Page last updated at 15:00 GMT, Friday, 16 May 2008 16:00 UK

Mitchell loses Jodi murder appeal

Lord Hamilton's ruling

The mother of murdered schoolgirl Jodi Jones has spoken of her relief after her daughter's killer failed in a bid to have his conviction overturned.

Luke Mitchell, now 19, was ordered to serve at least 20 years in prison after being found guilty of murdering his 14-year-old girlfriend in June 2003.

The Court of Criminal Appeal in Edinburgh heard his appeal in February.

Three judges upheld the verdict - but criticised police for the "outrageous" way they interviewed Mitchell.

Jodi's mother, Judith Jones, who was surrounded by members of her family, covered her mouth with her hands and stared ahead as the judges' ruling came to an end.

As she left court she said she felt "relief, total relief". Asked for her reaction to the ruling, she said: "Brilliant."

As Mitchell's mother Corinne left court, she said: "Luke is innocent. The fight goes on."

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Following the decision, the solicitor general, Frank Mulholland QC, said: "I am pleased that the appeal court has today upheld Luke Mitchell's conviction for the murder of his girlfriend Jodi Jones.

"As the trial judge said when Luke Mitchell was originally convicted, 'This was a truly evil murder and one of the most appalling crimes that any of us can remember'.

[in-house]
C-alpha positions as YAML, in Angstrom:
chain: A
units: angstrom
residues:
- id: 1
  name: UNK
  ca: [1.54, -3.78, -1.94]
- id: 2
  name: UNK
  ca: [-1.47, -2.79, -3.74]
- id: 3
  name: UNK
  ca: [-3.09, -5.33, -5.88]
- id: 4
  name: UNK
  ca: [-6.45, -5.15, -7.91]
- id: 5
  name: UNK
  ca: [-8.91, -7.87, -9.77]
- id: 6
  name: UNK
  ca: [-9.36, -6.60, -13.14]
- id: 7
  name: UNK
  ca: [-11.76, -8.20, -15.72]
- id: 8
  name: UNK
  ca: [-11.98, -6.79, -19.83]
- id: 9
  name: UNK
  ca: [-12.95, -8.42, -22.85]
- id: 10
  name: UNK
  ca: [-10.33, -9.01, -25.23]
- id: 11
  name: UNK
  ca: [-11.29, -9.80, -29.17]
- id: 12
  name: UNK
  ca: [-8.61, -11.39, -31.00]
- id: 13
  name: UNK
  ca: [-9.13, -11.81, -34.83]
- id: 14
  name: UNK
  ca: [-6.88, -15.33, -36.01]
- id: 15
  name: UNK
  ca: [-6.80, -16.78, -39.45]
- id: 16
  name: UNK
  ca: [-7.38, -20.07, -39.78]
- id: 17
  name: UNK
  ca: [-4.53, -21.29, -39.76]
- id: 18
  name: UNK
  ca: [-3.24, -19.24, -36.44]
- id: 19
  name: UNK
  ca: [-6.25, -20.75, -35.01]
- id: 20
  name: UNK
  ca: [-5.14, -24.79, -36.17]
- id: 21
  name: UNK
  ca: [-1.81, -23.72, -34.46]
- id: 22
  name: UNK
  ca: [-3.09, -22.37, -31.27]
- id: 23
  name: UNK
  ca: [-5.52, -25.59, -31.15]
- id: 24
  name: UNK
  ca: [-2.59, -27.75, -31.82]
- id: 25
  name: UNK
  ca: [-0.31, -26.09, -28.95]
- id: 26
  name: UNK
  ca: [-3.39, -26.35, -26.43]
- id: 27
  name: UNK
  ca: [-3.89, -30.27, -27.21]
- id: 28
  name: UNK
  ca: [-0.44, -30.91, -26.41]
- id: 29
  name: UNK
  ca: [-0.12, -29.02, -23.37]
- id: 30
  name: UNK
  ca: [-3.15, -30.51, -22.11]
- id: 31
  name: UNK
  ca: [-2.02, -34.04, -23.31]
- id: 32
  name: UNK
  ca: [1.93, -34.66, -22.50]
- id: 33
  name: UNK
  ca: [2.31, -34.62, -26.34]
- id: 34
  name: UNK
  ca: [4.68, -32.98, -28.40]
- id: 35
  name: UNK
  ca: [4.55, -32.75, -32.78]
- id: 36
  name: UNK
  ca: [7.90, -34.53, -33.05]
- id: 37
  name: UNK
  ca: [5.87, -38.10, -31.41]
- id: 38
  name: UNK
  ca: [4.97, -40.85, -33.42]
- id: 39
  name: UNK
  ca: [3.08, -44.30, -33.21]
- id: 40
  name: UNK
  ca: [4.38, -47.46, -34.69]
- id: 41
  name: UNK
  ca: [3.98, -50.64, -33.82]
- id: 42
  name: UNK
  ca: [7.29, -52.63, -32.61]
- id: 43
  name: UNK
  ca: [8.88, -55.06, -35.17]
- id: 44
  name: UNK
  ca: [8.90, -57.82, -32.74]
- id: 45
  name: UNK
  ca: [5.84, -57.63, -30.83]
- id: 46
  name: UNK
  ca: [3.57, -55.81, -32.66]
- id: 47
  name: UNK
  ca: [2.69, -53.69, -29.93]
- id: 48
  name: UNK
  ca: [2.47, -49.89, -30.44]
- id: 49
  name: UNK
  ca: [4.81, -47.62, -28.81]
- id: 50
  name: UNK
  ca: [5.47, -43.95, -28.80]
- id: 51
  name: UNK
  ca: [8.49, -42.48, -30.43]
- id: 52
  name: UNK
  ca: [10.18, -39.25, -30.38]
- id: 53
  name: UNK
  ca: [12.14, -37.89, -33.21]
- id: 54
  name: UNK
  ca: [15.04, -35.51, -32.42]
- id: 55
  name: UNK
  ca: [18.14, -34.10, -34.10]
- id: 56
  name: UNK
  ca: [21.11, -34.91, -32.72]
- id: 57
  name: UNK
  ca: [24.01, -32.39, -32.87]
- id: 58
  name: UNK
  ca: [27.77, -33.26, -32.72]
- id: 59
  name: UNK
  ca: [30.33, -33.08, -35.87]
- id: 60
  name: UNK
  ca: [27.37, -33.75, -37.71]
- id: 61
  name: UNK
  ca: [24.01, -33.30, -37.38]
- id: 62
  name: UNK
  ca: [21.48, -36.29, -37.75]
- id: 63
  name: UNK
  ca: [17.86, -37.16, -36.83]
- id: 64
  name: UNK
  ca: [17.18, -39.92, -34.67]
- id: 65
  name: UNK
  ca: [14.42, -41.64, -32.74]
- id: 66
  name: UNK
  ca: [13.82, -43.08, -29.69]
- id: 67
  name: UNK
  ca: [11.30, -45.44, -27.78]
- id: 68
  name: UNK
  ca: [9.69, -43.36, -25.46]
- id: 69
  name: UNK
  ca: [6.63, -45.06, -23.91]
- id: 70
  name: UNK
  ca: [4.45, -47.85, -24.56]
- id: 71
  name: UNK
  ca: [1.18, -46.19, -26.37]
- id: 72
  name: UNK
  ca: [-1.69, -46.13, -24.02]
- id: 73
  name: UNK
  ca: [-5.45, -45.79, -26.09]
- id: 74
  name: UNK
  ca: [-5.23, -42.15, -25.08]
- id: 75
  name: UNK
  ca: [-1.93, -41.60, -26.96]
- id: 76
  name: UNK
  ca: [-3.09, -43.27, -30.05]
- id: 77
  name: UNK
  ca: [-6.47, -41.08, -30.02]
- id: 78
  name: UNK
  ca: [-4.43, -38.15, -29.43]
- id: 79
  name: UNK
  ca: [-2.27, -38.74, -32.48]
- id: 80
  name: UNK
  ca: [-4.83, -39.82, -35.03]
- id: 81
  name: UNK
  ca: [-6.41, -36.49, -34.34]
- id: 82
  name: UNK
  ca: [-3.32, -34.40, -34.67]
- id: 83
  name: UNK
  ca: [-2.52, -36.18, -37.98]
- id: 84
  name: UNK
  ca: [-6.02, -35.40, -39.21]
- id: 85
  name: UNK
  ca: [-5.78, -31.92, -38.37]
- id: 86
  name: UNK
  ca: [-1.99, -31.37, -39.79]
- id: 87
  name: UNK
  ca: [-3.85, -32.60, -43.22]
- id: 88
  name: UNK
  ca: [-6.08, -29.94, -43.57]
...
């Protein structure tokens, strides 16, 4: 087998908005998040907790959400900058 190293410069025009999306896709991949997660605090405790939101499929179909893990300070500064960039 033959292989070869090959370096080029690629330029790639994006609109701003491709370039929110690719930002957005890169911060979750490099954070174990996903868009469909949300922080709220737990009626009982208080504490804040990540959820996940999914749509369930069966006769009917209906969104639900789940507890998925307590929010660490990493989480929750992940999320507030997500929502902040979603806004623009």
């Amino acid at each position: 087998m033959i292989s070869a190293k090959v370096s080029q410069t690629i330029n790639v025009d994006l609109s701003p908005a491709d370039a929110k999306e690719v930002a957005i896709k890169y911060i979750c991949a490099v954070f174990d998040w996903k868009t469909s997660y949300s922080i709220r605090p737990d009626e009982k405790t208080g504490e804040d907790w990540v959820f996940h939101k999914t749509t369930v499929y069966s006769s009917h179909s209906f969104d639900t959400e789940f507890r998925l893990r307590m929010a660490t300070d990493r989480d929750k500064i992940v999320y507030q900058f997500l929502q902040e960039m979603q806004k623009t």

"The decision of the appeal court will be a comfort to Jodi's family that justice has been done. Our thoughts remain with Jodi's family at this time."

Mitchell, wearing a black suit and blue shirt, remained impassive as the judgment was delivered.

Mrs Mitchell stared straight ahead as her son was led away to continue his life sentence.

The appeal was heard by Scotland's top judge, the Lord Justice General Lord Hamilton, sitting alongside Lords Osborne and Kingarth.

Lord Hamilton said they were satisfied there was "sufficient evidence in law" for a guilty verdict.

However, he added that the conduct of police who interviewed Mitchell was deplorable.

Luke Mitchell
Mitchell has always protested his innocence

Mitchell's lawyers had claimed that the interview was conducted in circumstances which were wholly and manifestly unfair to the teenager.

"Having considered the transcript of the interview, we are driven to the conclusion that some of the questions put by the interviewing police officer can only be described as outrageous," Lord Hamilton said.

"At times, the nature of the questioning was such that the questioner did not seem to be seriously interested in a response from the appellant but rather endeavouring to break him down into giving some hoped-for confession by his overbearing and hostile interrogation.

"Such conduct, particularly where the interviewee was a 15-year-old youth, can only be deplored."

A police spokeswoman said: "We duly note the comments made by the appeal judges.

"We will talk time to consider the statements; it would be inappropriate to comment further.

"This was a grave crime and our thoughts are with the family at this time."

Newspaper headlines

Jodi was stripped, tied up and stabbed to death in woods near her Dalkeith home. The judge at Mitchell's trial described it as the worst murder case he had ever seen.

Mitchell, who has always protested his innocence, was found guilty after the longest single-accused murder trial in Scottish legal history.

During the 10-day appeal against his conviction and sentence, Mitchell's lawyer Donald Findlay QC claimed his client did not receive a fair trial because of the imagery of newspaper headlines which would have been read by jurors before the case came to court.

Mr Findlay also claimed there was insufficient evidence presented to the jury to allow them to find Mitchell guilty beyond reasonable doubt.

BBC Scotland cameras were in court to film the proceedings.


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